Become Acquainted With the Beautiful Portuguese Heritage
written by: Olivia Emisar
• edited by: Elizabeth Stannard Gromisch
• updated: 1/28/2015
Portuguese celebrations in the United States are primarily located in areas with neighborhoods that have a strong Portuguese influence. New York, Rhode Island and California are prime examples, but lesser known locations have a strong Portuguese influence that has been mainstream for generations.
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Danbury, Connecticut has a Portuguese cultural center that helps keep the traditions of the Portuguese culture alive and well through banquet halls, sports activities and providing scholarships to students of Portuguese ancestry. The restaurant prices are very affordable and the dishes offer a typical Portuguese fair that includes the ever-present bacalao, or cod fish.
Bridgeport, Connecticut's Vasco da Gama is a non-profit organization whose facilities include posh dining halls, smoking rooms and attentiveness to preserve the culture and language of the Portuguese people.
Cultural centers are a starting point to join a community of Portuguese-speaking members and enjoy aspects of the cultural experience through food, sports, activities and charity works. Check your state's website for cultural centers in your area and scheduled celebrations that may include parades, dances, authentic regional dress and most of all, an infusion of language and camaraderie of people who are open and friendly and eager to share their culture with others. Cultural centers are by far the most comprehensive and informal way to be immersed in a variety of cultural activities that are family friendly.
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College and Universities
Check with your local college and universities for courses in Portuguese language, history and geography. Portugal, a tiny country which has produced adventurous sailors who made up the majority of La Pinta, La Nina and La Santa Maria in the journey to the Americas. In these college courses, students will be exposed to the influence of the Portuguese culture in Brazil, a country bigger than the United States and whose primary language is Portuguese. The influence of the Portuguese can be tasted in the assortment of foods served at private homes and restaurants. Typical Portuguese costumes can be observed in Brazil's annual extravaganza known as Carnival in Rio de Janeiro.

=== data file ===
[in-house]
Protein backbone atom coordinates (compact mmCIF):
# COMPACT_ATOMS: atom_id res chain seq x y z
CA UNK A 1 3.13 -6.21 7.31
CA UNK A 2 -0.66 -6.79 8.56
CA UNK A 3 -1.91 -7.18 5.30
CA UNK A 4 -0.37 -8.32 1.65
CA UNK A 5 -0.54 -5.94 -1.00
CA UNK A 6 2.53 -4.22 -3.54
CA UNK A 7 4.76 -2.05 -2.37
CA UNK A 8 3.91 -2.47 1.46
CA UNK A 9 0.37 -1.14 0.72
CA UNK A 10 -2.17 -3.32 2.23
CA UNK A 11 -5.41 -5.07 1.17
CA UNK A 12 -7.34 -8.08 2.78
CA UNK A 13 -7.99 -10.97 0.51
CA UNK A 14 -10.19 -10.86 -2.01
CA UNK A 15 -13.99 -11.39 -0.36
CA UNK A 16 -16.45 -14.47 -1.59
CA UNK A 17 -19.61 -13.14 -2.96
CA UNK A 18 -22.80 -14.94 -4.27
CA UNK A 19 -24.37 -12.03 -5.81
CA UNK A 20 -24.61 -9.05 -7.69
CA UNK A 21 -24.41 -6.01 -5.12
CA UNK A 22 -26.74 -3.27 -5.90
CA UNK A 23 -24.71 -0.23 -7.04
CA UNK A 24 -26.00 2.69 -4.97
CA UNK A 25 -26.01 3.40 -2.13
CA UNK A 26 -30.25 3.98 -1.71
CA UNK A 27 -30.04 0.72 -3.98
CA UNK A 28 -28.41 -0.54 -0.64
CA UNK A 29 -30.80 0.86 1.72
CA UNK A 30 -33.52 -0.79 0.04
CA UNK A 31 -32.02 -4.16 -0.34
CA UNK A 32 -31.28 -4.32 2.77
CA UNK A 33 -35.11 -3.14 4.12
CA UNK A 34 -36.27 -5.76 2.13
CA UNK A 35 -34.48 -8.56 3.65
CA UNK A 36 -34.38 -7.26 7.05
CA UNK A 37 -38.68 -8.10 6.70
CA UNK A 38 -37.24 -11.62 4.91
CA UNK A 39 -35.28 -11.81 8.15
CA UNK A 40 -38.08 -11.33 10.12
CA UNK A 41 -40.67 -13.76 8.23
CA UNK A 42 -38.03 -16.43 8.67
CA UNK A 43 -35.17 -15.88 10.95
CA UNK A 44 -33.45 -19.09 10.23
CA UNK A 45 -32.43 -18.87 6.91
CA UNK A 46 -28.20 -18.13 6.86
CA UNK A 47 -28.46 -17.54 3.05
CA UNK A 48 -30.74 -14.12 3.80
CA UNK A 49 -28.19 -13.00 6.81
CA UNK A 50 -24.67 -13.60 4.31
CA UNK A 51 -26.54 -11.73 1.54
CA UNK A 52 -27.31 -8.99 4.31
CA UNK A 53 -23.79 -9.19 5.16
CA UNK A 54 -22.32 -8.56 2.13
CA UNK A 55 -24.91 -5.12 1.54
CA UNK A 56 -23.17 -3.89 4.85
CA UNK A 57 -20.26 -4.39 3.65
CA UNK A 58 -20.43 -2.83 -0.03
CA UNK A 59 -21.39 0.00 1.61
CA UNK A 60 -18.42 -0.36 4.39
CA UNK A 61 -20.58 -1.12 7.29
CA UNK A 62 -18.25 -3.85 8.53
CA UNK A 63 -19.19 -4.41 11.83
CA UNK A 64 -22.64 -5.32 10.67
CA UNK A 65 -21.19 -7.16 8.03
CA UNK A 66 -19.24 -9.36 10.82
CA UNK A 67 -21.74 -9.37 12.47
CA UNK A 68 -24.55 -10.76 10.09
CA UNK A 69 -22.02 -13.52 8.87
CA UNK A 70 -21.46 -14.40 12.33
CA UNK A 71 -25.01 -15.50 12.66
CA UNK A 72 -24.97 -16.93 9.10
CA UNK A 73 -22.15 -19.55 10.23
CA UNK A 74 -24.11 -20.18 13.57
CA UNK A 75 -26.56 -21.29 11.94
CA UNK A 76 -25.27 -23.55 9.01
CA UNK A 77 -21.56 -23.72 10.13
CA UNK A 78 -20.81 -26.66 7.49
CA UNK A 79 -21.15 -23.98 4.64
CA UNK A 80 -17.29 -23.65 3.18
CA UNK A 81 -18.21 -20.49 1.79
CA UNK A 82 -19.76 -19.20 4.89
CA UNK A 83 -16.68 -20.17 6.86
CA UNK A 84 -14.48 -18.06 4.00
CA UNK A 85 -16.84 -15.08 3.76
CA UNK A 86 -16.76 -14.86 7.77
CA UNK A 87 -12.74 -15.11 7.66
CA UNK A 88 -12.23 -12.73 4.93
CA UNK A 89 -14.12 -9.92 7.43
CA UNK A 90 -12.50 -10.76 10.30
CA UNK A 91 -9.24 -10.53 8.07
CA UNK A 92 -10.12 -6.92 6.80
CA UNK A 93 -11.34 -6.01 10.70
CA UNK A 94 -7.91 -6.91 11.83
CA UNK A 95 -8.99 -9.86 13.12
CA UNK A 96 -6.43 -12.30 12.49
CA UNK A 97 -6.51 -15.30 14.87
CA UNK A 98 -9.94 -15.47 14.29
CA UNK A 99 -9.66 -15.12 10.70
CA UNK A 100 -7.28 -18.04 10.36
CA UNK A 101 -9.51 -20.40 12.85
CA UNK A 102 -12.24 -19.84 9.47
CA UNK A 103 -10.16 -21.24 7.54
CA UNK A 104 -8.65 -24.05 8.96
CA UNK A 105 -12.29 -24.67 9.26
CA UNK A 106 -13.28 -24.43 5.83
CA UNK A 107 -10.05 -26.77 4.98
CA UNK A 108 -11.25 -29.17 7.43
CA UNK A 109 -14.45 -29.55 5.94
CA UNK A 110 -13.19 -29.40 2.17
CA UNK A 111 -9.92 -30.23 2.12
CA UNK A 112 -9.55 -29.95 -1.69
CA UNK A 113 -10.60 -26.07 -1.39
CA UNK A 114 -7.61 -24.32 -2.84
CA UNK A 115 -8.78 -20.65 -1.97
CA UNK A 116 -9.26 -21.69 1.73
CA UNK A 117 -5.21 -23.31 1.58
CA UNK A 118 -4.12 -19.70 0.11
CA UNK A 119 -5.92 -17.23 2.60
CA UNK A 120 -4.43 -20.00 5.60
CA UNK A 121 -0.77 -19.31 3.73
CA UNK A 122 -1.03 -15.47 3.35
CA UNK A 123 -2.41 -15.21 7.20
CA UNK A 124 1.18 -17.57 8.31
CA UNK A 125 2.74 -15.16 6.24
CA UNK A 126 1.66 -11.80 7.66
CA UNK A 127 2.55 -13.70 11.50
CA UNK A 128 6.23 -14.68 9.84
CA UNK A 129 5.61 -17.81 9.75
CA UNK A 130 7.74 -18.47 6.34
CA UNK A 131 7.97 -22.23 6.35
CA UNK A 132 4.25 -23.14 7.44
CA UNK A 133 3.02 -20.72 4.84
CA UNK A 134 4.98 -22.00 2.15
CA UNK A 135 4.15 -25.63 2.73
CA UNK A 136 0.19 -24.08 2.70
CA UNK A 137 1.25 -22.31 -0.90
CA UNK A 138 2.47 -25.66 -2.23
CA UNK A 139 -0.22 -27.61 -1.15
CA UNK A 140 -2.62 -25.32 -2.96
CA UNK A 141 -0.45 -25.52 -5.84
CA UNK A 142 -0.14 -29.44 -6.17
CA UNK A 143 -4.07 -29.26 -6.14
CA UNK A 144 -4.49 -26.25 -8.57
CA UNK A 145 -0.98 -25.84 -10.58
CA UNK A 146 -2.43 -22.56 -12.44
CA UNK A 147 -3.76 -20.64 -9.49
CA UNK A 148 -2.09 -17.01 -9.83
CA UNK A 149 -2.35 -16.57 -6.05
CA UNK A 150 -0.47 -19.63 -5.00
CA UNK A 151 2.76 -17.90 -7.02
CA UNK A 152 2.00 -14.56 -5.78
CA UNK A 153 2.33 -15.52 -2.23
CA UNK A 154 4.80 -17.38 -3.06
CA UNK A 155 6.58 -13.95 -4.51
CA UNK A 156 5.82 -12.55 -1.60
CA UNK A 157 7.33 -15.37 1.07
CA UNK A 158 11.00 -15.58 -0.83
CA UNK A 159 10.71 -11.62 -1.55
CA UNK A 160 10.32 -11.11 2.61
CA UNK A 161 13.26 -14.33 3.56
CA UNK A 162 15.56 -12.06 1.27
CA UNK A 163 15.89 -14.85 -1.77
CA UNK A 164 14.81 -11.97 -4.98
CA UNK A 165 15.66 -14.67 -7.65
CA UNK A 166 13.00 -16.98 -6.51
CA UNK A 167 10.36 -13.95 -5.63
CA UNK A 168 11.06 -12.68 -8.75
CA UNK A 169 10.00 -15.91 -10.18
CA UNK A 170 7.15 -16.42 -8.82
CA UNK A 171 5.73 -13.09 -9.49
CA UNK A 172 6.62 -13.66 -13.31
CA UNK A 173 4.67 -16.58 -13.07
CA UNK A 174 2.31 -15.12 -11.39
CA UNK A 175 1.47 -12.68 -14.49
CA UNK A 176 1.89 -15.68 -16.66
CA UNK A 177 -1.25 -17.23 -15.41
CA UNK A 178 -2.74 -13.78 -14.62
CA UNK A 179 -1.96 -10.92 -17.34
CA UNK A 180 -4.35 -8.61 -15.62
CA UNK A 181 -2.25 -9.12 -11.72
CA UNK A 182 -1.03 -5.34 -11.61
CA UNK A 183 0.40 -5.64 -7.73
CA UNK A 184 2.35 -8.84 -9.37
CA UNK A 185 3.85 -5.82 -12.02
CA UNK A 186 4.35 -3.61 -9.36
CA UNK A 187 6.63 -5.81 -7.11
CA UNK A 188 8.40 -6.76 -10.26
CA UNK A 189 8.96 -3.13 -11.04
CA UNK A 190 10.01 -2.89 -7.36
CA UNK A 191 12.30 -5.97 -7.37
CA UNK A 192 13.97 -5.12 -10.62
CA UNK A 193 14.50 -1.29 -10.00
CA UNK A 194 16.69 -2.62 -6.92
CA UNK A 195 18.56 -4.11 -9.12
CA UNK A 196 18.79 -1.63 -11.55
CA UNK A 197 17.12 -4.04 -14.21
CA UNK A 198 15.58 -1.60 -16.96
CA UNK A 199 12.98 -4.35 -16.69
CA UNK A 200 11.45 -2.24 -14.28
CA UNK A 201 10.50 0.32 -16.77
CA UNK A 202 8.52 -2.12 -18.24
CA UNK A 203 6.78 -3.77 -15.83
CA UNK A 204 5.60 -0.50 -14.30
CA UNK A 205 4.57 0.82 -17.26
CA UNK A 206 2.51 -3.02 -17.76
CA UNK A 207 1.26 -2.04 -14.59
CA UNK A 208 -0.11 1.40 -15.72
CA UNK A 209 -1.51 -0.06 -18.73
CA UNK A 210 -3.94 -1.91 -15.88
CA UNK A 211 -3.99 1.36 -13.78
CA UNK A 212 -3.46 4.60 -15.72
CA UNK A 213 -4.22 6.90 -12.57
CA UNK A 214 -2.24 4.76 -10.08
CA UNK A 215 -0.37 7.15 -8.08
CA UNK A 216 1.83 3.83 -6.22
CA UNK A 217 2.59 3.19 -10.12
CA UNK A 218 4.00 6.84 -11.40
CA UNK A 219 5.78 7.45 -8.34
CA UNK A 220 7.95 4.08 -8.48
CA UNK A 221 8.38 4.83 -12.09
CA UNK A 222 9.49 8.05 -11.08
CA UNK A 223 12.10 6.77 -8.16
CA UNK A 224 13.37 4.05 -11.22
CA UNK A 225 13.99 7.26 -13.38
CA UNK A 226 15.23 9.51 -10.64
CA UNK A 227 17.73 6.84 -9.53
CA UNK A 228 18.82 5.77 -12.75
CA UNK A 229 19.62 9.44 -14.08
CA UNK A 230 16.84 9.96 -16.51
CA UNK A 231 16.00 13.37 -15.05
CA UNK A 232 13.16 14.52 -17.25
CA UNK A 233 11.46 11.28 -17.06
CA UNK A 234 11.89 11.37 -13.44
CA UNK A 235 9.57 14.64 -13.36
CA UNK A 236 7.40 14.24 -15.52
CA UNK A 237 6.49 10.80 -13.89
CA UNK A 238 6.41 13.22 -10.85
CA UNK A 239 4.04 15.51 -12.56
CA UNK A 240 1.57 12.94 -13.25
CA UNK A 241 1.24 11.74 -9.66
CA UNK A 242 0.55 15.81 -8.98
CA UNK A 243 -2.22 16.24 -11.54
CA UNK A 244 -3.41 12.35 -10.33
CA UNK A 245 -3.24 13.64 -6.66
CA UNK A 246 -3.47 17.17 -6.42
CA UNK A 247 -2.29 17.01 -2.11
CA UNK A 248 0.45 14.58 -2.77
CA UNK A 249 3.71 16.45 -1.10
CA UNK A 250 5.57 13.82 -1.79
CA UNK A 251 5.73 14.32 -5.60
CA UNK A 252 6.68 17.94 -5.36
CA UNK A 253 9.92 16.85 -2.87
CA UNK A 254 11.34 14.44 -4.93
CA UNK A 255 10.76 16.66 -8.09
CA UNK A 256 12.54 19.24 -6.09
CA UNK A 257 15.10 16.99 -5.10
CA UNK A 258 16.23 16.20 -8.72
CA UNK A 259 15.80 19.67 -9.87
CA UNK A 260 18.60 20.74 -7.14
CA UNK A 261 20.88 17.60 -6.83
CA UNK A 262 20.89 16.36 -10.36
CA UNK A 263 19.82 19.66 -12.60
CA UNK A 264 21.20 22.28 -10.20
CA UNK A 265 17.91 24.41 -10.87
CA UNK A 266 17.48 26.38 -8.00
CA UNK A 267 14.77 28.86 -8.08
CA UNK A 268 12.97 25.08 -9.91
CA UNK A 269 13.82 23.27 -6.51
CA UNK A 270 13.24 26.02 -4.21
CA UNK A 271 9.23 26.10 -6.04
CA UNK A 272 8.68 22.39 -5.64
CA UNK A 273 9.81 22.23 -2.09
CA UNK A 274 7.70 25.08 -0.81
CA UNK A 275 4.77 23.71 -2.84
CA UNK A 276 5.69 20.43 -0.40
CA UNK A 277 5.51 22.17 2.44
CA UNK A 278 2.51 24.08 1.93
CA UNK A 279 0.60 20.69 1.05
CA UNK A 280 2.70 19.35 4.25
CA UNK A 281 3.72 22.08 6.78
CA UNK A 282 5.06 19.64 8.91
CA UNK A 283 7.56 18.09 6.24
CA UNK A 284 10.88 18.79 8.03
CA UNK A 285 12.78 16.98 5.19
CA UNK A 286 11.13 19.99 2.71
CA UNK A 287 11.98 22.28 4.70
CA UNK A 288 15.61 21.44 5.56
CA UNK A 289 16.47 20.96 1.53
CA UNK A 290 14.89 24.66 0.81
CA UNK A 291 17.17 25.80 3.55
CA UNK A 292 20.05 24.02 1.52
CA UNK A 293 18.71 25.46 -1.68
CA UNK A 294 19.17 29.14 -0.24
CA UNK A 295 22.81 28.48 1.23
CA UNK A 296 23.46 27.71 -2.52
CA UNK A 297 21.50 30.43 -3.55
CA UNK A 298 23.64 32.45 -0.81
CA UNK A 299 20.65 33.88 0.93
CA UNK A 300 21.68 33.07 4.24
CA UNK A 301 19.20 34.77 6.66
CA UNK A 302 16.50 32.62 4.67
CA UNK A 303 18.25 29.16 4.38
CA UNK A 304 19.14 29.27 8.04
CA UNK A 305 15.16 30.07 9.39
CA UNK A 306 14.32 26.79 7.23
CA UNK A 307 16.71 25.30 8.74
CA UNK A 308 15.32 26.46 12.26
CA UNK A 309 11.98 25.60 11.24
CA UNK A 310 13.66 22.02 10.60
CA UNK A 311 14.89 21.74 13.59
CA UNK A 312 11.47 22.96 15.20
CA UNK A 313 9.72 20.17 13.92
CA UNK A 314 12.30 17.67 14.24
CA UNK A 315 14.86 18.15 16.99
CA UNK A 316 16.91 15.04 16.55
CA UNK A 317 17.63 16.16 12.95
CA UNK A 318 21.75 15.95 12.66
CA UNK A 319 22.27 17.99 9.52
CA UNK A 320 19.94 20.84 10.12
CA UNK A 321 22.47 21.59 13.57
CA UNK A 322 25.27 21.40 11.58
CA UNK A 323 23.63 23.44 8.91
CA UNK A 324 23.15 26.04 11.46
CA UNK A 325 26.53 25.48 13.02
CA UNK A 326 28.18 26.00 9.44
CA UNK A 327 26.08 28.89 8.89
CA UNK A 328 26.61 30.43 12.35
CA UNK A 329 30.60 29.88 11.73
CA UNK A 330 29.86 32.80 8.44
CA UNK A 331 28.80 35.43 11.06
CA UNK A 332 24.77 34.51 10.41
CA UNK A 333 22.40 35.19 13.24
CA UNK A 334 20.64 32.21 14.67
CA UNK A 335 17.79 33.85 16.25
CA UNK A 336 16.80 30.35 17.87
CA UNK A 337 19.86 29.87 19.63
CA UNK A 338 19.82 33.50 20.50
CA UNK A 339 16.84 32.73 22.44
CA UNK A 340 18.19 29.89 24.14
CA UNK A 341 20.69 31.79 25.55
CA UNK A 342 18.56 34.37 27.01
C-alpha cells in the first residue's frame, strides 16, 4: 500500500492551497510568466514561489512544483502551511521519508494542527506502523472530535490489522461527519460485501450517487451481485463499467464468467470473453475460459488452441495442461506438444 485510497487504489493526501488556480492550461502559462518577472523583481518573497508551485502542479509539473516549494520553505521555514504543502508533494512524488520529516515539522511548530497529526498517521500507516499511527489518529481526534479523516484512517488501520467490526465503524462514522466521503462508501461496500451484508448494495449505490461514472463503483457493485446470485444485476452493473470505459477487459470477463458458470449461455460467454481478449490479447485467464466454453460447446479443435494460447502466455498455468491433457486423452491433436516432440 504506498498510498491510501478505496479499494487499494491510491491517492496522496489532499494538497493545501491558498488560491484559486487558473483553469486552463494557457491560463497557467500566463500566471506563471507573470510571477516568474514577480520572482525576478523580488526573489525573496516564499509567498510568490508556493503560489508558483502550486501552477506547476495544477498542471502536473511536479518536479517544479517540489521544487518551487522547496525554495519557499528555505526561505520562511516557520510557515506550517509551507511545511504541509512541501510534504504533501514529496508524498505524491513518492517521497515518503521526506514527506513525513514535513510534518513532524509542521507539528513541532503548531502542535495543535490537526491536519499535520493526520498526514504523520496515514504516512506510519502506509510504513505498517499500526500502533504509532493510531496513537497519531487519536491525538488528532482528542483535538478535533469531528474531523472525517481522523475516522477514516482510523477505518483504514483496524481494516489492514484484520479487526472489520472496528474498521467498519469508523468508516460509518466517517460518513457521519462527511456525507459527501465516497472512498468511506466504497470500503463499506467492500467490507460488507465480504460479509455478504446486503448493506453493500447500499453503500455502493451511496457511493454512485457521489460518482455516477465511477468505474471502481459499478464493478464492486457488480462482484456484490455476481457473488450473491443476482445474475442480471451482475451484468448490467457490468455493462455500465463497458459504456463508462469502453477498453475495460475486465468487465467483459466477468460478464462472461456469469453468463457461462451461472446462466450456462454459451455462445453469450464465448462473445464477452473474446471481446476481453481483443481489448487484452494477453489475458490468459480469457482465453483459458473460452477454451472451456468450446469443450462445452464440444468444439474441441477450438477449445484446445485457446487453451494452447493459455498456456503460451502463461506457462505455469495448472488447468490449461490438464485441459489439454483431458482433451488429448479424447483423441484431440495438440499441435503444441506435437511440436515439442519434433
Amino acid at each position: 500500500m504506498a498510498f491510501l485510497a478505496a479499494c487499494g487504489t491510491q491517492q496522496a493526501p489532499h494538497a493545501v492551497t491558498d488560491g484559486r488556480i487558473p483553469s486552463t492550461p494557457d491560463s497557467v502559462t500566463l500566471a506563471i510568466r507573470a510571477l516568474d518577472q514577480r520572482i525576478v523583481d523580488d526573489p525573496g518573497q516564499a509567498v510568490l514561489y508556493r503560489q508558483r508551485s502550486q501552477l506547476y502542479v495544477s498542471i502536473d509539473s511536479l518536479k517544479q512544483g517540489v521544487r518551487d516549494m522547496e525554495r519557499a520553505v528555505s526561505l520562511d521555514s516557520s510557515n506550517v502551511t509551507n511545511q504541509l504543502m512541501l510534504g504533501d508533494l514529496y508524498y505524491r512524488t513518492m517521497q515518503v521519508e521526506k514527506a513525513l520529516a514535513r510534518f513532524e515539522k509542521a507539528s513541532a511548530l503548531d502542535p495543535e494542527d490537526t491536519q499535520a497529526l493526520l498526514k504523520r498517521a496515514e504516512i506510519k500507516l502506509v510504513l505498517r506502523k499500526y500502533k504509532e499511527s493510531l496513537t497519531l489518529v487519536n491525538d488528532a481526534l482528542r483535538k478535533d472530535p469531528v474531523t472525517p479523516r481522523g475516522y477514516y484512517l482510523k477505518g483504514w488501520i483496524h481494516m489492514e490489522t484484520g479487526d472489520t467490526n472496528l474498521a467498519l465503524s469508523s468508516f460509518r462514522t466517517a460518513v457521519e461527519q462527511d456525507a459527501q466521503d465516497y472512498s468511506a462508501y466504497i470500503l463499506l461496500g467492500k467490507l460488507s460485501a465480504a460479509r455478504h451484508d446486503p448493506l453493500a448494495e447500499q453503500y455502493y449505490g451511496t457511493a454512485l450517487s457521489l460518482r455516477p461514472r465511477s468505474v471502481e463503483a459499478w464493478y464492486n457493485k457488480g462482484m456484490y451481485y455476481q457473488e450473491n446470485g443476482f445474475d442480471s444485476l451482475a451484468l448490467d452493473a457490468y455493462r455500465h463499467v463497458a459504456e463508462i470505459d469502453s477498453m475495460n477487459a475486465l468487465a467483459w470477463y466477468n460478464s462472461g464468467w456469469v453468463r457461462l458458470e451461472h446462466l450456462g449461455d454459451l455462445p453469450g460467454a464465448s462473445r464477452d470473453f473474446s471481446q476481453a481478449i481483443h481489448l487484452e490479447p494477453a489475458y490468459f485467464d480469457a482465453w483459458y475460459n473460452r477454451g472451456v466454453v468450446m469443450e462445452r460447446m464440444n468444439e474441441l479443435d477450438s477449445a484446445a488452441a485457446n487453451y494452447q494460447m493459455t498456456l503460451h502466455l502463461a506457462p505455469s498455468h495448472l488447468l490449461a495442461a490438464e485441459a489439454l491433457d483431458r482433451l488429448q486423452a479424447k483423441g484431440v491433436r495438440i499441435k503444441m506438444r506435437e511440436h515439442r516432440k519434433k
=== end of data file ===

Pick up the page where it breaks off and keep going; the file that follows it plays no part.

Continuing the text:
Colleges and universities offer discounted trips to Portugal and Brazil to students in order to promote cultural exchanges during the summer months and for them to earn study-abroad credits. Tenured teachers at high schools and colleges are allowed a paid Sabbatical after many years of service in which to continue their education and enrich their student's educational experiences.
My mother was one of those teachers who took advantage of this opportunity and learned to speak Portuguese during her Sabbatical in Brazil and introduced her students to new foods, geography and a cultural awareness that added depth and understanding to the required textbooks.
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Food, Oh Glorious Food!
There is something wonderful about the aromas wafting through the air from true and tested recipes that have changed little throughout history and Portuguese food is no exception. The country of Portugal borders with Spain and the Mediterranean Sea and seafood dishes are prominent along the coast while meat dishes are predominant inland. The exception is bacalao dishes can be had throughout the country, any time of the year. Bacalao is cod fish and it can be found fresh but it is more typically sold in its dry and salted form.
This method of preserving fish goes back into antiquity when refrigeration was unheard of and food supplies for the sailors had to last for months at a time. The sailors introduced the method of salting fish in every port they touched and to this day, bacalao is a staple in most Caribbean islands, parts of Spain, Greece and Italy.